Feeds

Oracle ships Java 8 Developer Preview for testing, 18 months late

Only six months more to go (fingers crossed)

Security and trust: The backbone of doing business over the internet

Oracle has shipped the Developer Preview of the much-delayed Java Development Kit (JDK) Version 8, the reference implementation of the Java SE 8 Platform.

"If you've been watching JDK 8 evolve from afar then now is an excellent time to download a build and try it out – the sooner the better!" Oracle's chief Java architect Mark Reinhold said in a blog post announcing the release.

This latest testing milestone has been a long time coming. Oracle originally expected to ship JDK 8 in late 2012, but internal debate among Java Community Process members led to repeated delays. As it stands now, JDK 8 won't reach general availability until March 2014.

Along the way, Java SE 8 lost support for Project Jigsaw, a major new set of features that would have added a standard module system to the Java platform. Project Jigsaw was originally planned for Java SE 7, but now it won't appear until Java SE 9 ships in early 2016 (or that's the idea, anyway).

That leaves Project Lambda, an effort to make it easier to write Java code for multicore processors by adding programming constructs called "closures" to the Java language, as the only major driving feature for the JDK 8 release – and even Project Lambda was meant to ship with JDK 7.

There are a few other new features in JDK 8, of course. Among them are revamped Date and Time APIs, improvements to the Java Virtual Machine (JVM), and the Nashorn JavaScript engine, among others – but these are mostly minor. A full list can be found here.

The most important thing for now, however, is that developers download the Developer Preview of JDK 8, bang on it, and report any problems. It's available for Linux, OS X, Solaris, and Windows in 32-bit and 64-bit versions, plus a 32-bit version for Linux running on ARM.

"Let us know if your existing code doesn't compile and run correctly on JDK 8, if it runs slower than before, if it crashes the JVM, or if there are any remaining design issues in the new language and API features," Reinhold wrote.

The Developer Preview is the second-to-last milestone release before JDK 8 reaches general availability. As the schedule stands now, one or more release-candidate builds will ship between now and January 23, 2014. If nothing goes woefully wrong with any of those, the final version of the kit should be ready for production use on March 18, 2014. ®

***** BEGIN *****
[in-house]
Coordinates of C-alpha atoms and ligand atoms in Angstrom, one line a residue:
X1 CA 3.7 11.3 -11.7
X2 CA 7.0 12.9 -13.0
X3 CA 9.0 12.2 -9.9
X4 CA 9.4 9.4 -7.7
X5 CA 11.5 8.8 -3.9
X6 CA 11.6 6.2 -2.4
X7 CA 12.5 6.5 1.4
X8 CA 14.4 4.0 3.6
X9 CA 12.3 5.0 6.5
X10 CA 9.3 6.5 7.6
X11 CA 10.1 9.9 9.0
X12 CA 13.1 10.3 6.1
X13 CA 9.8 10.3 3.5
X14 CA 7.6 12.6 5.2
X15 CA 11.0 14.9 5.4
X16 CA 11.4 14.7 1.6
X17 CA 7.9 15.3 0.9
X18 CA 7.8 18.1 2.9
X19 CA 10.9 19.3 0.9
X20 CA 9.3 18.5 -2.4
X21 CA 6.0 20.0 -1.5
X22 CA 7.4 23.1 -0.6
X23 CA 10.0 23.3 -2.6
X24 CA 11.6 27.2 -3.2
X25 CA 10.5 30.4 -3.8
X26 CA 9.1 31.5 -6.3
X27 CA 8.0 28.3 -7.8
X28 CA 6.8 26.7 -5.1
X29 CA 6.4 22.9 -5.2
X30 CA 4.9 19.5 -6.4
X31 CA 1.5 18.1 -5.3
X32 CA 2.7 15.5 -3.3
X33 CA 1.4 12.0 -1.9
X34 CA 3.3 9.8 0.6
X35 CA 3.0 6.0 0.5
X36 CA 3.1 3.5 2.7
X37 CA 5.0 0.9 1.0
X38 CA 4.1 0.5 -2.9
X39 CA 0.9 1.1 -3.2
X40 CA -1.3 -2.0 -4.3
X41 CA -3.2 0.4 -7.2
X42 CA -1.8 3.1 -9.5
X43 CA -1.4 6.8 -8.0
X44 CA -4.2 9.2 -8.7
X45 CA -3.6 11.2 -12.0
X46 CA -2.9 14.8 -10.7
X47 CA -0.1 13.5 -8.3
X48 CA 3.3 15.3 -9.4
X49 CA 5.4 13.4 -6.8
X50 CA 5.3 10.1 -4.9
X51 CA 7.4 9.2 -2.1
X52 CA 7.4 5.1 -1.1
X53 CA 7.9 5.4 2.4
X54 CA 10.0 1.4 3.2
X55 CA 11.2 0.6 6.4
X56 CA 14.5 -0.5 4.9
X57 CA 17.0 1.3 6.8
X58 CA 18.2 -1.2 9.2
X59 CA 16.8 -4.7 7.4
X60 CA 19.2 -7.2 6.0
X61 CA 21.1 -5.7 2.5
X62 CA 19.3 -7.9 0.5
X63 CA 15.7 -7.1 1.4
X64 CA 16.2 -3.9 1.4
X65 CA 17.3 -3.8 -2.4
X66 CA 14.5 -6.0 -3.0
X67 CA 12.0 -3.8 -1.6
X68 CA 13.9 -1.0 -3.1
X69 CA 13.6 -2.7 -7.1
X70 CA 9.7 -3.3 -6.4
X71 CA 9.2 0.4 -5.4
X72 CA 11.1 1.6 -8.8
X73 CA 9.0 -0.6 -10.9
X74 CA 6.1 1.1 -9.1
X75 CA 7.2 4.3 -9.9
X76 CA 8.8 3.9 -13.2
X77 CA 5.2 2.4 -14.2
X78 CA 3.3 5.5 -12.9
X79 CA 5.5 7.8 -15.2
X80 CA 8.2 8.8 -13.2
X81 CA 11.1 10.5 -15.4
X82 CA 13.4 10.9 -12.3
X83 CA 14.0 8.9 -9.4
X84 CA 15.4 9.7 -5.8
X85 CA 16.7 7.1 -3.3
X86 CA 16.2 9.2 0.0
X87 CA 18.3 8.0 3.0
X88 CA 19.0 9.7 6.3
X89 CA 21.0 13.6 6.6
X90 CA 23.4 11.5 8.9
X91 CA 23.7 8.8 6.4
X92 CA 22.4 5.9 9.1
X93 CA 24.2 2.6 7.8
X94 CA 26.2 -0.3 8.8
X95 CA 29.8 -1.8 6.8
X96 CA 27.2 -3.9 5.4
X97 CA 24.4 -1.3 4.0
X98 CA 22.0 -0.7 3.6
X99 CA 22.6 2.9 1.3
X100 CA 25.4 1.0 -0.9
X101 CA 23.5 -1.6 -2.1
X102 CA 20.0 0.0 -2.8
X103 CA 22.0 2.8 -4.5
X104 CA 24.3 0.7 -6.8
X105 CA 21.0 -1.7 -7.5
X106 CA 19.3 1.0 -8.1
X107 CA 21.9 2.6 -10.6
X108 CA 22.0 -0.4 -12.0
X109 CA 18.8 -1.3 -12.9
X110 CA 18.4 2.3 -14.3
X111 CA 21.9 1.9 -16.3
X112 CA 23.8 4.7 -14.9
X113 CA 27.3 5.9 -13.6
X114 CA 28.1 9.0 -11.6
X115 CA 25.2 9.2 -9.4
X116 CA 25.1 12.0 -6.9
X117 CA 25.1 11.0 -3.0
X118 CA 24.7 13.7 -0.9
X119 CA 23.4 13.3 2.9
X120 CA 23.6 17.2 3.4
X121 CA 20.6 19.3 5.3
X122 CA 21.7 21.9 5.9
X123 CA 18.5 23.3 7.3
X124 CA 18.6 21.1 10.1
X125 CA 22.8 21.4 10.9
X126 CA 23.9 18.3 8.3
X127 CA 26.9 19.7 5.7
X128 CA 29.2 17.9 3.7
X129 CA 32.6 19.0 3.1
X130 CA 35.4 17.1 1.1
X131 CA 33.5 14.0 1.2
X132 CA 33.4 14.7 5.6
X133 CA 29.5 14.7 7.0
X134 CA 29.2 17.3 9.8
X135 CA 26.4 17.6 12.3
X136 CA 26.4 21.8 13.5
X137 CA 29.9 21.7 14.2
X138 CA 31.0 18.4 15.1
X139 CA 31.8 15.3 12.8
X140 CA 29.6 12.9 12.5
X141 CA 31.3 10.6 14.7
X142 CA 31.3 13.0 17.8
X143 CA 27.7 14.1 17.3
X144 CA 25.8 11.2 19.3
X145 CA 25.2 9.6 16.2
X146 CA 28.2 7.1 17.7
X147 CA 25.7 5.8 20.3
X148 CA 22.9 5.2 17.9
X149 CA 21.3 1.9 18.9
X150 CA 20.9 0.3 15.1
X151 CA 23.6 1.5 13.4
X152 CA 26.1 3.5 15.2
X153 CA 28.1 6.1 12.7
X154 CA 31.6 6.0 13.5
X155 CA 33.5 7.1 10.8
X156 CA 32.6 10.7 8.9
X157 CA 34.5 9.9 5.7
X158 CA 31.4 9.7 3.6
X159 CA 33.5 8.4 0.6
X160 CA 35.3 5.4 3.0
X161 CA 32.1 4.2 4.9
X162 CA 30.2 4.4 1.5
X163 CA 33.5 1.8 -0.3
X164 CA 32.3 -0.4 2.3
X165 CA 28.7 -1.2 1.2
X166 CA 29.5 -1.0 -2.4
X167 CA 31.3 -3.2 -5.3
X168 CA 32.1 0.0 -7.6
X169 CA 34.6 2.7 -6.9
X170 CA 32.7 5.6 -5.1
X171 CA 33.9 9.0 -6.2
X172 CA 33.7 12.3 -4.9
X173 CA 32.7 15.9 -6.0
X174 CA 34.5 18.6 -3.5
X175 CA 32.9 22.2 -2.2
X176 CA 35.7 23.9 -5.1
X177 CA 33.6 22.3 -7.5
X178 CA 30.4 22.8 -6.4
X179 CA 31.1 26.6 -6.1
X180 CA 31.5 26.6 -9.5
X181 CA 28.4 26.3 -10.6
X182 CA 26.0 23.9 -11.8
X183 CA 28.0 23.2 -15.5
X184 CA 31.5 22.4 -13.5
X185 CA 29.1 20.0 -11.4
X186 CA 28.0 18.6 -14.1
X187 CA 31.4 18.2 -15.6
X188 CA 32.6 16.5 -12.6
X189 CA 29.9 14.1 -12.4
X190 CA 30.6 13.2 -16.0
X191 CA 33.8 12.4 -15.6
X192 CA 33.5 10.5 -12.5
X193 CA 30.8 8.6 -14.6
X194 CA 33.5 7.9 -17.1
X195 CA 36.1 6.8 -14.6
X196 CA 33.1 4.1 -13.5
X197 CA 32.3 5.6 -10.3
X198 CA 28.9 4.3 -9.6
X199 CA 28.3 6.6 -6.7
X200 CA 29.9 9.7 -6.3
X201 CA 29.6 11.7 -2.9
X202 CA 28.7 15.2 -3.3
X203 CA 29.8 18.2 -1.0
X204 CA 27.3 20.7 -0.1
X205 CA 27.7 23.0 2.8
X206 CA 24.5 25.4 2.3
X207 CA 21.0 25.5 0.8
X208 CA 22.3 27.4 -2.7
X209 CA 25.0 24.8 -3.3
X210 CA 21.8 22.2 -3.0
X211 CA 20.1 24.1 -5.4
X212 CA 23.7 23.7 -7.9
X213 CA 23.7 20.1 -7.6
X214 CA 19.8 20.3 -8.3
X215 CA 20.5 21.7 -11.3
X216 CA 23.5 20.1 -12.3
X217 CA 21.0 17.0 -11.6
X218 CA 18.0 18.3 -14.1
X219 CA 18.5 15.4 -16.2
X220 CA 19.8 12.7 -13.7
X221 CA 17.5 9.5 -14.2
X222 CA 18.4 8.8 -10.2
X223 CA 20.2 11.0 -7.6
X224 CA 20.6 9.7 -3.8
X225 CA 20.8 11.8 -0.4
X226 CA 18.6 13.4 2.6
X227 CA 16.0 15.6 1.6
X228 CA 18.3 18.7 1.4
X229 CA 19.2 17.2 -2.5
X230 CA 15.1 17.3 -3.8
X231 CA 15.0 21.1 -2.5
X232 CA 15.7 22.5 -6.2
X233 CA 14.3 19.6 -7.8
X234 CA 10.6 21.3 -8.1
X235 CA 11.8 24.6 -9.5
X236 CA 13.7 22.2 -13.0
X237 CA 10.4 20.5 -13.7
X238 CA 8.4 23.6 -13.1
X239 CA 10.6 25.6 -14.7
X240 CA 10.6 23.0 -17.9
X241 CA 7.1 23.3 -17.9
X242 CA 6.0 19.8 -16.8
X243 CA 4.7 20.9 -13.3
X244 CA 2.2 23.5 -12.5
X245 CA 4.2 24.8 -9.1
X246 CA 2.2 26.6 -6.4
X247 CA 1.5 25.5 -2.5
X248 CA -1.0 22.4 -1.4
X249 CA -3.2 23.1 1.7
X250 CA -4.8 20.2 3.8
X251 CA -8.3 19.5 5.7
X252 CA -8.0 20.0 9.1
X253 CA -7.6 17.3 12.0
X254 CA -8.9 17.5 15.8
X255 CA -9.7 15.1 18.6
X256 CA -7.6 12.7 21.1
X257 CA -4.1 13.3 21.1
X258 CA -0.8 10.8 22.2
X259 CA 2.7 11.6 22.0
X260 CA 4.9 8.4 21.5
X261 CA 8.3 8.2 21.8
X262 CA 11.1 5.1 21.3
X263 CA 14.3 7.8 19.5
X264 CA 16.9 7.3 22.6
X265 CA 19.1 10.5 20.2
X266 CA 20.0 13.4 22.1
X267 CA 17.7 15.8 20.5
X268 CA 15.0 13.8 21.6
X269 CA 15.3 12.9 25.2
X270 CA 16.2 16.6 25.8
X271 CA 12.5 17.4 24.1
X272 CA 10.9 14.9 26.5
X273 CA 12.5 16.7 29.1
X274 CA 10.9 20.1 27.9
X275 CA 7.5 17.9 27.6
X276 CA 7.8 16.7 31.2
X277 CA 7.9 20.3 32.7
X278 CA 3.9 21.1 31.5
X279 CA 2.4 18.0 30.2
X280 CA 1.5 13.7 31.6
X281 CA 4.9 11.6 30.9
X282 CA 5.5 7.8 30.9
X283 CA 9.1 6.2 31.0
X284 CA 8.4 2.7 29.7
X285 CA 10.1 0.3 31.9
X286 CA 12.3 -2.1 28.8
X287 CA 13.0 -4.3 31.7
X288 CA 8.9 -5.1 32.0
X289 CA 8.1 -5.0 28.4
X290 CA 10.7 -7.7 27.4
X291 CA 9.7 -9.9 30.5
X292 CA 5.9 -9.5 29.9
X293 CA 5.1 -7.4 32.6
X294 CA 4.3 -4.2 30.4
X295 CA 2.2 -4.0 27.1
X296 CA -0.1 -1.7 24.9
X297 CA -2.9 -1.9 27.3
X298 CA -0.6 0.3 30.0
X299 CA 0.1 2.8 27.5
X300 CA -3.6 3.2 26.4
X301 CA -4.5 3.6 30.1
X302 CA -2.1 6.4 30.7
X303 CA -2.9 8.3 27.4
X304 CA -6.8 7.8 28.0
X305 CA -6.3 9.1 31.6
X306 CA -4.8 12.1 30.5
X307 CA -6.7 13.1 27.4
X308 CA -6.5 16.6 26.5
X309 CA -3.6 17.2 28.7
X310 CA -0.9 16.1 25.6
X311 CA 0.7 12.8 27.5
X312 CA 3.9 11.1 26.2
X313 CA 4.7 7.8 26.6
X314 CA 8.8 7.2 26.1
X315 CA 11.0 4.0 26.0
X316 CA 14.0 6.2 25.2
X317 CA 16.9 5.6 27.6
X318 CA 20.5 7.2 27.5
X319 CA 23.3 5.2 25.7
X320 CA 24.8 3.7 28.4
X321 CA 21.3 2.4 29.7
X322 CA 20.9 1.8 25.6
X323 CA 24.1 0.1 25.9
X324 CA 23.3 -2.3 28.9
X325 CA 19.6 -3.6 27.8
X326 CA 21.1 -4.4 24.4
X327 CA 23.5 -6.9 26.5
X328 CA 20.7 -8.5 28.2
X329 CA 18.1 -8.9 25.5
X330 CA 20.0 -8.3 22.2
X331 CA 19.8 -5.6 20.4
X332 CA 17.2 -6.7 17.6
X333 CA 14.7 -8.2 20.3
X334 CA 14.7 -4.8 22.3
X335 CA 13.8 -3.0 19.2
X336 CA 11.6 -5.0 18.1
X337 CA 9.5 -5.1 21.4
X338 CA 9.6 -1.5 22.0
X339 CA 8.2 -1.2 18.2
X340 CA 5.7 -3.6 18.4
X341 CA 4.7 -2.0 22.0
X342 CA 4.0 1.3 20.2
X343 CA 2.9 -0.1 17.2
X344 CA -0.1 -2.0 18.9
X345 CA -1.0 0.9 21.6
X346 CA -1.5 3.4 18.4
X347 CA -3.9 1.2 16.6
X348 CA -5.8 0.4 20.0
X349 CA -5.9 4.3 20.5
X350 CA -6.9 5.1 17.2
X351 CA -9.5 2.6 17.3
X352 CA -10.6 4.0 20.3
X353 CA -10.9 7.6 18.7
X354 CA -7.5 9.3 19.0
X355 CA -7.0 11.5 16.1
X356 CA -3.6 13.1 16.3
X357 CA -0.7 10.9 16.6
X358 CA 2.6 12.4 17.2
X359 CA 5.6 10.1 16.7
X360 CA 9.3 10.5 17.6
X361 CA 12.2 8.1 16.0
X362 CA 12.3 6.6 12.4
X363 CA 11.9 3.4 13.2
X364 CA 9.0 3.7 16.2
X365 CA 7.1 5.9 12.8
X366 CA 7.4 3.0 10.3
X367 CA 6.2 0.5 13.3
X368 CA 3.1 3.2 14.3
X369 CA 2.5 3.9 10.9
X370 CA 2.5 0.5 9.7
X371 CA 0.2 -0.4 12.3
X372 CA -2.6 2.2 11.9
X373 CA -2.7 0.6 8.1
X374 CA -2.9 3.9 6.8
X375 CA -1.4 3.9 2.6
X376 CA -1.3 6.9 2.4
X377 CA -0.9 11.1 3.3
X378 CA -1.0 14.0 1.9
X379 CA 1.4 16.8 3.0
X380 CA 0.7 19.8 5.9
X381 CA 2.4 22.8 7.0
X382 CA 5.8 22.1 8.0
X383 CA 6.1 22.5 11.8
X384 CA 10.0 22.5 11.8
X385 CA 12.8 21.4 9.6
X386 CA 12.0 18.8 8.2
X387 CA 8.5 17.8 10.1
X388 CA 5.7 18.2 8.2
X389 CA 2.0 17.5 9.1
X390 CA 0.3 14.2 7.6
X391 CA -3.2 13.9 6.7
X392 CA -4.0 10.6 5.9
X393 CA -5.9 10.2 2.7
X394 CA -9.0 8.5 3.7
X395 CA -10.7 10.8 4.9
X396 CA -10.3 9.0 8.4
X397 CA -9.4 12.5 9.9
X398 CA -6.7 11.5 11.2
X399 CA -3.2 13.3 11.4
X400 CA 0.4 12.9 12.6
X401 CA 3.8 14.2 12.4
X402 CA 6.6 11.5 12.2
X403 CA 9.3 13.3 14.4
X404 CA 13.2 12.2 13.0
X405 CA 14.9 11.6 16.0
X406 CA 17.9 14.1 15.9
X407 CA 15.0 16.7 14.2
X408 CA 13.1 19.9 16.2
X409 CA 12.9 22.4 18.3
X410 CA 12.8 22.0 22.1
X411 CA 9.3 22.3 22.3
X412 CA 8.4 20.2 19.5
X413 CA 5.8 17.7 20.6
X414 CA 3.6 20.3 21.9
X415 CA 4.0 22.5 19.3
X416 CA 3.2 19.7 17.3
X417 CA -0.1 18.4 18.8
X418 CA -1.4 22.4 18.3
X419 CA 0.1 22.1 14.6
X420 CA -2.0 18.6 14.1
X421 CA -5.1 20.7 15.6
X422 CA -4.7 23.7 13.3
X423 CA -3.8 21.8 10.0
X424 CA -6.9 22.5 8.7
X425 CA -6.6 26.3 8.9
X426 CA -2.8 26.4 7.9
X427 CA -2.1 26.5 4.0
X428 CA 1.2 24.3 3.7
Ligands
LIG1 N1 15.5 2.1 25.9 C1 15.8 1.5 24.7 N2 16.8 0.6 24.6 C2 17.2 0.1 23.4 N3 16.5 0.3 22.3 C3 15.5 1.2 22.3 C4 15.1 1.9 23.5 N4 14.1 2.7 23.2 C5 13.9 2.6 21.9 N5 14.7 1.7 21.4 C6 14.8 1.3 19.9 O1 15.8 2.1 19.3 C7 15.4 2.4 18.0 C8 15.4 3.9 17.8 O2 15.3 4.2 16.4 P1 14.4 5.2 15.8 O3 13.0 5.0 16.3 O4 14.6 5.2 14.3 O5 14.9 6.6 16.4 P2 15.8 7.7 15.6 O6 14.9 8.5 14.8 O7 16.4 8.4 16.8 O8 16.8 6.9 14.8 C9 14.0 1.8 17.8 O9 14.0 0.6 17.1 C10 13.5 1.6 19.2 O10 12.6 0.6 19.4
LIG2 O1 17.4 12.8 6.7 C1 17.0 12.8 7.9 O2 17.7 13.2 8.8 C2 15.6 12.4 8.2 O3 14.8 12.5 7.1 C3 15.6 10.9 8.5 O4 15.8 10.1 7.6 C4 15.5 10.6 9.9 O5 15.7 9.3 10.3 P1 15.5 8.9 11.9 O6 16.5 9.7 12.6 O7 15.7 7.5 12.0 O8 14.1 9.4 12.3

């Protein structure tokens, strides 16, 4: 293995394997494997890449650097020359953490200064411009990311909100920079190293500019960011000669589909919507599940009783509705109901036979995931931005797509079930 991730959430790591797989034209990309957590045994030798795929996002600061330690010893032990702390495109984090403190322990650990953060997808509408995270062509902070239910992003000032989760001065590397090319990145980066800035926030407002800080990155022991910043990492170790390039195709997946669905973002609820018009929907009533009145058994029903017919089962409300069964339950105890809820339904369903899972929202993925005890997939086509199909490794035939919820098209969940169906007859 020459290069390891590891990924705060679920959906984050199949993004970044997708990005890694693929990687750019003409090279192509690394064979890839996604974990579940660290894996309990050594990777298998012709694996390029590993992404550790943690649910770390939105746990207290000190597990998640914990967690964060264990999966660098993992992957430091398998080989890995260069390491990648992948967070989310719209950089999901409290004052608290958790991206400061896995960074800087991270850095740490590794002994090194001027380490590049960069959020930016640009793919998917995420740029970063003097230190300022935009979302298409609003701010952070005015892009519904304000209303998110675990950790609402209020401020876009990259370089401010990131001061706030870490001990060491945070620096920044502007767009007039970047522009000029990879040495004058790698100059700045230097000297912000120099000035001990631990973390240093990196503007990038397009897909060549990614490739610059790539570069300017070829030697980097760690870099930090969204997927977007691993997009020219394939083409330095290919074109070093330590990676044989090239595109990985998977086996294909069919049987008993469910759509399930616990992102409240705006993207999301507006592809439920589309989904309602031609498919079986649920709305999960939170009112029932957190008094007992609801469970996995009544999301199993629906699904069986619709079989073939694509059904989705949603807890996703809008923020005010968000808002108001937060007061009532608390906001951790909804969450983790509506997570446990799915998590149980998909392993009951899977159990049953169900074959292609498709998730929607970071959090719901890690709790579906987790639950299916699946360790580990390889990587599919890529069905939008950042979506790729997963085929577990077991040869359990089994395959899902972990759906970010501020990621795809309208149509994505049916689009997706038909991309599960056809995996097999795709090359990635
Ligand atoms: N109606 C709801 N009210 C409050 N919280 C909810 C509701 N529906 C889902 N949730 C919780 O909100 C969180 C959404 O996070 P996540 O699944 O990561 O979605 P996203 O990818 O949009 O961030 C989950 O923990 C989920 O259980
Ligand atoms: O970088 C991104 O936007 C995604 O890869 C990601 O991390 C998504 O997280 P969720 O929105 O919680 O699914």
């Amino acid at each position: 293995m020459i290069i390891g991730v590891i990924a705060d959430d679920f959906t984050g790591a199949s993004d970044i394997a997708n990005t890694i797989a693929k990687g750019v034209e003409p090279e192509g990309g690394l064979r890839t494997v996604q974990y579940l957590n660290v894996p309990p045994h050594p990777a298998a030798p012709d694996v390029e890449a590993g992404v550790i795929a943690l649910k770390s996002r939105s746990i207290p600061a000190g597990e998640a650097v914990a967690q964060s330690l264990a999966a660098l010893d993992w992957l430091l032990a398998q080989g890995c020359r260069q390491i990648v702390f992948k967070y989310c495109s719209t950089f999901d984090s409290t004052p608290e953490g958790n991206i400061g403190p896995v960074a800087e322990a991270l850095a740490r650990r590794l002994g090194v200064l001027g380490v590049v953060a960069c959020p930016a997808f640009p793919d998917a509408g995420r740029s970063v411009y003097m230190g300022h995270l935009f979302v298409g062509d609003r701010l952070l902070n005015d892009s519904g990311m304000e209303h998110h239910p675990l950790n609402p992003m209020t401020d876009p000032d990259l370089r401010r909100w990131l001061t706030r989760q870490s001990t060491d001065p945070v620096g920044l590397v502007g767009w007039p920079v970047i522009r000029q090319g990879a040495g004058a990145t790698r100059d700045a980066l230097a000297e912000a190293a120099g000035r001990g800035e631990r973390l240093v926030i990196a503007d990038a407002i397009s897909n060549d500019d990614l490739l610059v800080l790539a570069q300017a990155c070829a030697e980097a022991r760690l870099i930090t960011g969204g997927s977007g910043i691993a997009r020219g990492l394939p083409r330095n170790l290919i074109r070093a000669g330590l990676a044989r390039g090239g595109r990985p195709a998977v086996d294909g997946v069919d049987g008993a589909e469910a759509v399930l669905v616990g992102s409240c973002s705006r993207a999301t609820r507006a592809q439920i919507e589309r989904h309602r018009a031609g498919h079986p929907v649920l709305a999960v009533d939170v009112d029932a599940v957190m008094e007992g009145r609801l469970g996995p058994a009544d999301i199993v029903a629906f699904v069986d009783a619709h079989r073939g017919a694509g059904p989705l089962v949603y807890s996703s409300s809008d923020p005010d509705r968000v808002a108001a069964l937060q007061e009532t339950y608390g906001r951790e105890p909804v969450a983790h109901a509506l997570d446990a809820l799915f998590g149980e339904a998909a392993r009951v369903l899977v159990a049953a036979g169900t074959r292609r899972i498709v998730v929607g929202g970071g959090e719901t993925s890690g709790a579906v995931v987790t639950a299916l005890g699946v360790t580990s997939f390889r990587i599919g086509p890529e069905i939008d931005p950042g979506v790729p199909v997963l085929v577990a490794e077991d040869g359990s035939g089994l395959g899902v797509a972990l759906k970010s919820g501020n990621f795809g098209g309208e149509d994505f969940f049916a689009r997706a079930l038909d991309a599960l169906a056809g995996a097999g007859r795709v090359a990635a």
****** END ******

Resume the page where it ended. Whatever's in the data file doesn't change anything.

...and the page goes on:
Providing a secure and efficient Helpdesk

More from The Register

next story
New 'Cosmos' browser surfs the net by TXT alone
No data plan? No WiFi? No worries ... except sluggish download speed
'Windows 9' LEAK: Microsoft's playing catchup with Linux
Multiple desktops and live tiles in restored Start button star in new vids
iOS 8 release: WebGL now runs everywhere. Hurrah for 3D graphics!
HTML 5's pretty neat ... when your browser supports it
'People have forgotten just how late the first iPhone arrived ...'
Plus: 'Google's IDEALISM is an injudicious justification for inappropriate biz practices'
Mathematica hits the Web
Wolfram embraces the cloud, promies private cloud cut of its number-cruncher
Mozilla shutters Labs, tells nobody it's been dead for five months
Staffer's blog reveals all as projects languish on GitHub
SUSE Linux owner Attachmate gobbled by Micro Focus for $2.3bn
Merger will lead to mainframe and COBOL powerhouse
iOS 8 Healthkit gets a bug SO Apple KILLS it. That's real healthcare!
Not fit for purpose on day of launch, says Cupertino
Not appy with your Chromebook? Well now it can run Android apps
Google offers beta of tricky OS-inside-OS tech
prev story

Whitepapers

Secure remote control for conventional and virtual desktops
Balancing user privacy and privileged access, in accordance with compliance frameworks and legislation. Evaluating any potential remote control choice.
WIN a very cool portable ZX Spectrum
Win a one-off portable Spectrum built by legendary hardware hacker Ben Heck
Storage capacity and performance optimization at Mizuno USA
Mizuno USA turn to Tegile storage technology to solve both their SAN and backup issues.
High Performance for All
While HPC is not new, it has traditionally been seen as a specialist area – is it now geared up to meet more mainstream requirements?
The next step in data security
With recent increased privacy concerns and computers becoming more powerful, the chance of hackers being able to crack smaller-sized RSA keys increases.